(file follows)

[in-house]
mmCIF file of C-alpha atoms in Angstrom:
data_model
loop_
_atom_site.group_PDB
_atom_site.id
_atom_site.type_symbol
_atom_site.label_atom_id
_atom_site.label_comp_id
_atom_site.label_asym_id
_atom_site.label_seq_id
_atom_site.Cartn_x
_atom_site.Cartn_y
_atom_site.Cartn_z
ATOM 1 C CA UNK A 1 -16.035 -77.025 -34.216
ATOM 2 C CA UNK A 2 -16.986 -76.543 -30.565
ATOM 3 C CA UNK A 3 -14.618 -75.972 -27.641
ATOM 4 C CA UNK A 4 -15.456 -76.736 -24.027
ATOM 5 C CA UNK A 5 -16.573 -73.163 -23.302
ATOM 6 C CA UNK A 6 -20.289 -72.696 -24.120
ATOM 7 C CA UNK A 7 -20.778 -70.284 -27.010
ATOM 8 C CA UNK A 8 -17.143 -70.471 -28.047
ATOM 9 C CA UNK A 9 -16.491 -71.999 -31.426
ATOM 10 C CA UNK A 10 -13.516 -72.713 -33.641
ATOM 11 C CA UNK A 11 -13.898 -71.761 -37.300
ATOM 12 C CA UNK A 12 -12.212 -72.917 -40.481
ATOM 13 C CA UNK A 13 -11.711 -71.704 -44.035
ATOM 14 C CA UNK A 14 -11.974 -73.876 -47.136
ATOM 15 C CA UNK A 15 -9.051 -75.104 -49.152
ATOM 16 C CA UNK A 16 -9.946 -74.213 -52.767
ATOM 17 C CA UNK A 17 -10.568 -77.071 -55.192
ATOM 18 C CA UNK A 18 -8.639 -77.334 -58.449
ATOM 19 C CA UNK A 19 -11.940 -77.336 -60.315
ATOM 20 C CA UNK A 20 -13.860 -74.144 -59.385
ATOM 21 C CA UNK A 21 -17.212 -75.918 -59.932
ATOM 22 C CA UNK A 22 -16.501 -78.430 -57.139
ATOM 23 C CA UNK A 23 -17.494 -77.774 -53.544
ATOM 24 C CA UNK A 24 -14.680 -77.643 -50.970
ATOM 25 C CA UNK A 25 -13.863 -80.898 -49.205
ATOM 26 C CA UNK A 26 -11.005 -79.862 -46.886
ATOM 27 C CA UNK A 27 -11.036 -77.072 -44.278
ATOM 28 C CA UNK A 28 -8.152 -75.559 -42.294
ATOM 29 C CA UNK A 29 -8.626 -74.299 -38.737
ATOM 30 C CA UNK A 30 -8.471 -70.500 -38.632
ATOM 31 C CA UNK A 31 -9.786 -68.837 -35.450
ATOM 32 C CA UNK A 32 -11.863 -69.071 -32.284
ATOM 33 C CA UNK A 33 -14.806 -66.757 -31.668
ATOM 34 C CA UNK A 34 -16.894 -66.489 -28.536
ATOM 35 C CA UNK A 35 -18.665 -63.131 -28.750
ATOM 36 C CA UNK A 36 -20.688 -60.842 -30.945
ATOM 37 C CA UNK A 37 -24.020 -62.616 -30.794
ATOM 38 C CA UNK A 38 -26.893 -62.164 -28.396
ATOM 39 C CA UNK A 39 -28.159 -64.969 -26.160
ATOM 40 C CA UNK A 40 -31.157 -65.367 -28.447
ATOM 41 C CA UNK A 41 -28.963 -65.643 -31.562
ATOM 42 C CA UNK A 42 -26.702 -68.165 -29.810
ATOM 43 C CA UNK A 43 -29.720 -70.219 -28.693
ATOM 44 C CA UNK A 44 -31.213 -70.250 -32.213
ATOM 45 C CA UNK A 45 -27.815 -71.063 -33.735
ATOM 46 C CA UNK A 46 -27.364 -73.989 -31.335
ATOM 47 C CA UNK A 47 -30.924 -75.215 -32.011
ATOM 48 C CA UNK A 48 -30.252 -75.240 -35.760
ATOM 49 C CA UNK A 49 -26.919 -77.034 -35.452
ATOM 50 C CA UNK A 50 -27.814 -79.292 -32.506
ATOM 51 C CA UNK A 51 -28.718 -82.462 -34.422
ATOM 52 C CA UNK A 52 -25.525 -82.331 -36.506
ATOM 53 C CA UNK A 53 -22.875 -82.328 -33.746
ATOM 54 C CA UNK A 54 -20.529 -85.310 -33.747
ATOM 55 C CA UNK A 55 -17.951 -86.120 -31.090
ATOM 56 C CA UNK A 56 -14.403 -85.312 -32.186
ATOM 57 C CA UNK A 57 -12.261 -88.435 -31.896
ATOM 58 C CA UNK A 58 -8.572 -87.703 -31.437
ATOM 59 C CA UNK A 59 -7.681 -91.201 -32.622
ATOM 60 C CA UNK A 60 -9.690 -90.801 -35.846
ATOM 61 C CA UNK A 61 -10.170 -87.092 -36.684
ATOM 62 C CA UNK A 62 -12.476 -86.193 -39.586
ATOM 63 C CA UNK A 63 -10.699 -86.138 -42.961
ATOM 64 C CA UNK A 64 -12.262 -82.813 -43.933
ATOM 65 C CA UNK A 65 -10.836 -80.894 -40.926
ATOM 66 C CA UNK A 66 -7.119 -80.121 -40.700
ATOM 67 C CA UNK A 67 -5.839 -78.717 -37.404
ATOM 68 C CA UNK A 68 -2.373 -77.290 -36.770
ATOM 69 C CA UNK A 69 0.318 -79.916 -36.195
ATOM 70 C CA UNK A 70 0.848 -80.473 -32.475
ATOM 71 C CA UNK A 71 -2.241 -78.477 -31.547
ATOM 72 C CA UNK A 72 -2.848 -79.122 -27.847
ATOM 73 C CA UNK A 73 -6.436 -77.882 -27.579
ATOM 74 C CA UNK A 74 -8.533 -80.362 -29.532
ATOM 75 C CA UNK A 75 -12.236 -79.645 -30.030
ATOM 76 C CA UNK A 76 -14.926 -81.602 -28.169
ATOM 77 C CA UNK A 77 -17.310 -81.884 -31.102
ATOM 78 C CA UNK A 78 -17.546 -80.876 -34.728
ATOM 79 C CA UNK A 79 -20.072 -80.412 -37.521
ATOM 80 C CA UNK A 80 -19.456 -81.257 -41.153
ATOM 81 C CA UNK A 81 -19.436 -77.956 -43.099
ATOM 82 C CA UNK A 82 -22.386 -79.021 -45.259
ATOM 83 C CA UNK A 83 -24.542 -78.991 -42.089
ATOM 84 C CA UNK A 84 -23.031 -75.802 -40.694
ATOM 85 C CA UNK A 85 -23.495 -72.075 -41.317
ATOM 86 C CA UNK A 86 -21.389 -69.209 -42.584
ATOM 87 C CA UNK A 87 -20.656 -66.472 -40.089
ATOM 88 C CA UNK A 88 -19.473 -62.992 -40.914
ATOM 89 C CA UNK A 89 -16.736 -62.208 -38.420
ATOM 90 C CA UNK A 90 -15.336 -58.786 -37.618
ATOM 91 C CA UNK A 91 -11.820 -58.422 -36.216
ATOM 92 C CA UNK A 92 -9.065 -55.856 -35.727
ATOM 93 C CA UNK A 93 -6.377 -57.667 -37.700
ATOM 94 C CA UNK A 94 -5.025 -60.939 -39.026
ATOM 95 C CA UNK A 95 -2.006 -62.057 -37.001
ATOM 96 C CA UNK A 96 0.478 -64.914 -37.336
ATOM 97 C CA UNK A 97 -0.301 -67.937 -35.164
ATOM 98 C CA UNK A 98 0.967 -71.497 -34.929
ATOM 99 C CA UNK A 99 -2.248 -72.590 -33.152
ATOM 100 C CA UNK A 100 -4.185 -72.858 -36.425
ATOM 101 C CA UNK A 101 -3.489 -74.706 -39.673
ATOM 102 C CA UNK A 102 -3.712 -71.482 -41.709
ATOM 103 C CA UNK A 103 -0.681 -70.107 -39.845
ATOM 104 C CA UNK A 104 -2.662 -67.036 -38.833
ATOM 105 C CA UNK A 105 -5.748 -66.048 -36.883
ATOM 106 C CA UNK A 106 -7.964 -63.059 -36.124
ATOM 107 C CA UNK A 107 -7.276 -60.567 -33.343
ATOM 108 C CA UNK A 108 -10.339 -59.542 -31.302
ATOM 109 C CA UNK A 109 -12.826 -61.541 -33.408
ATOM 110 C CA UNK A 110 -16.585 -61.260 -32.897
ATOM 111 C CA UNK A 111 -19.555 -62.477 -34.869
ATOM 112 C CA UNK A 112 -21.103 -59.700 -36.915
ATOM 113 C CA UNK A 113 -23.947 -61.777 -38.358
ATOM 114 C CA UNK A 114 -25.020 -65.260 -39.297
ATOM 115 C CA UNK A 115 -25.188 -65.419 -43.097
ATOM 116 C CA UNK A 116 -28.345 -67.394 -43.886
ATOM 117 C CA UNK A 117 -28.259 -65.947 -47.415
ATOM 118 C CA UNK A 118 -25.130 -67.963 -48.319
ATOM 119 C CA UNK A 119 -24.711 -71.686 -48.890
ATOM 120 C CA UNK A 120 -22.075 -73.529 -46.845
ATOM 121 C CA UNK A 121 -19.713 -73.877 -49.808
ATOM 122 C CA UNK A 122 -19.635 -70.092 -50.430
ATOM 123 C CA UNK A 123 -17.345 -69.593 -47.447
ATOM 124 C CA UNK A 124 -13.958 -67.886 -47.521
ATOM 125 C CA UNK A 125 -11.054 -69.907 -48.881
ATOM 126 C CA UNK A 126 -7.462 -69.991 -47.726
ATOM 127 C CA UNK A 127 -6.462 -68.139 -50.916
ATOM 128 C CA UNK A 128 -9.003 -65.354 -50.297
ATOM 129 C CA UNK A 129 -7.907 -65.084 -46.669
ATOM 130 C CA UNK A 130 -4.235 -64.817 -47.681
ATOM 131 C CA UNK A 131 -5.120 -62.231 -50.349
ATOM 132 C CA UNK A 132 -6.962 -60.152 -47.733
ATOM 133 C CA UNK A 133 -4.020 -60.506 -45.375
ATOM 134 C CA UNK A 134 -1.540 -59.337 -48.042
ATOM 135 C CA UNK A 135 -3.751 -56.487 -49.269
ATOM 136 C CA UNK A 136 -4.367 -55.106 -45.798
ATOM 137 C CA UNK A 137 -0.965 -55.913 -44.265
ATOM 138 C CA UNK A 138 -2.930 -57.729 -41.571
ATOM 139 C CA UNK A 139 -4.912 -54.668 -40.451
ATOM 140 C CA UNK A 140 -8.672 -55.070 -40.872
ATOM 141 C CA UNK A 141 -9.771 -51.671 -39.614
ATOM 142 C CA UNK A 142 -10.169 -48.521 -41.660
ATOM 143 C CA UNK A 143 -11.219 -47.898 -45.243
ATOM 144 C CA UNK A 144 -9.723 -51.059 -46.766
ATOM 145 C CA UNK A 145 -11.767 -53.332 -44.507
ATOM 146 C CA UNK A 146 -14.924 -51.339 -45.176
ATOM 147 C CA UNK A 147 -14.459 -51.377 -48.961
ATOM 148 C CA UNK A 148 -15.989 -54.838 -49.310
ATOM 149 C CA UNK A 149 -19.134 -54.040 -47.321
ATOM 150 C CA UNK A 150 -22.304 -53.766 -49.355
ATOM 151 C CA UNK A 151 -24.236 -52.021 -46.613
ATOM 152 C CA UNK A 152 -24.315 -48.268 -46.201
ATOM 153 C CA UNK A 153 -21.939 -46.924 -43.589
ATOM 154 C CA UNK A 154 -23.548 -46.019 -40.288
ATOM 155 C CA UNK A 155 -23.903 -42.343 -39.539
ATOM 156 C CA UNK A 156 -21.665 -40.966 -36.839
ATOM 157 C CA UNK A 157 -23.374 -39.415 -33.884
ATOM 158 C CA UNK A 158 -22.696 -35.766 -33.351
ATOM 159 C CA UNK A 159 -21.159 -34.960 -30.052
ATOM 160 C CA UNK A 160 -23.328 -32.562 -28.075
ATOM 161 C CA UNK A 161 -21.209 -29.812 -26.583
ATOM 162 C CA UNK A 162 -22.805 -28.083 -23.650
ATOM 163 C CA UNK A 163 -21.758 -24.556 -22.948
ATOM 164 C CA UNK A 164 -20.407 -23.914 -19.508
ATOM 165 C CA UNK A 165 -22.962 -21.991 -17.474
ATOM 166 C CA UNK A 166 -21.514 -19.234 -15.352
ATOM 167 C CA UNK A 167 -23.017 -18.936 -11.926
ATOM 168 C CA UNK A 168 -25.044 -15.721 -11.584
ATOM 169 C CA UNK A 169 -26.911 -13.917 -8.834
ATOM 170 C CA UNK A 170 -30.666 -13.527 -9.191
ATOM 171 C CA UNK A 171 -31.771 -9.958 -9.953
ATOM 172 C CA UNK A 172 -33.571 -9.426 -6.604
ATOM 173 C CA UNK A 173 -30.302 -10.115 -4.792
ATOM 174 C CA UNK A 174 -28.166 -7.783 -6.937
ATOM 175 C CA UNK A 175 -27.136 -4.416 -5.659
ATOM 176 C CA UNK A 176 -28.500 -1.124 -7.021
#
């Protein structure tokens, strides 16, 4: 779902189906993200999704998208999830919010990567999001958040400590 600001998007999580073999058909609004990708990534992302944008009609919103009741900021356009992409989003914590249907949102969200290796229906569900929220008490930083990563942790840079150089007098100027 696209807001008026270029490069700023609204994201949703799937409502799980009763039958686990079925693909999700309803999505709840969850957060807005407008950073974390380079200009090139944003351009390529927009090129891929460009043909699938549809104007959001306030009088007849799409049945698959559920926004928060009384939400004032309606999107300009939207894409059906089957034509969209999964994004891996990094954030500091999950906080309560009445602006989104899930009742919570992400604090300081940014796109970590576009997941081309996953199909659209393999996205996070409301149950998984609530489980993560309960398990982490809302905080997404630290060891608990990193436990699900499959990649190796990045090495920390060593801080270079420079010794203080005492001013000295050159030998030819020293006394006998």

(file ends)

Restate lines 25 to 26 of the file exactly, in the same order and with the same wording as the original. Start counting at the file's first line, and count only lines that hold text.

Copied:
ATOM 11 C CA UNK A 11 -13.898 -71.761 -37.300
ATOM 12 C CA UNK A 12 -12.212 -72.917 -40.481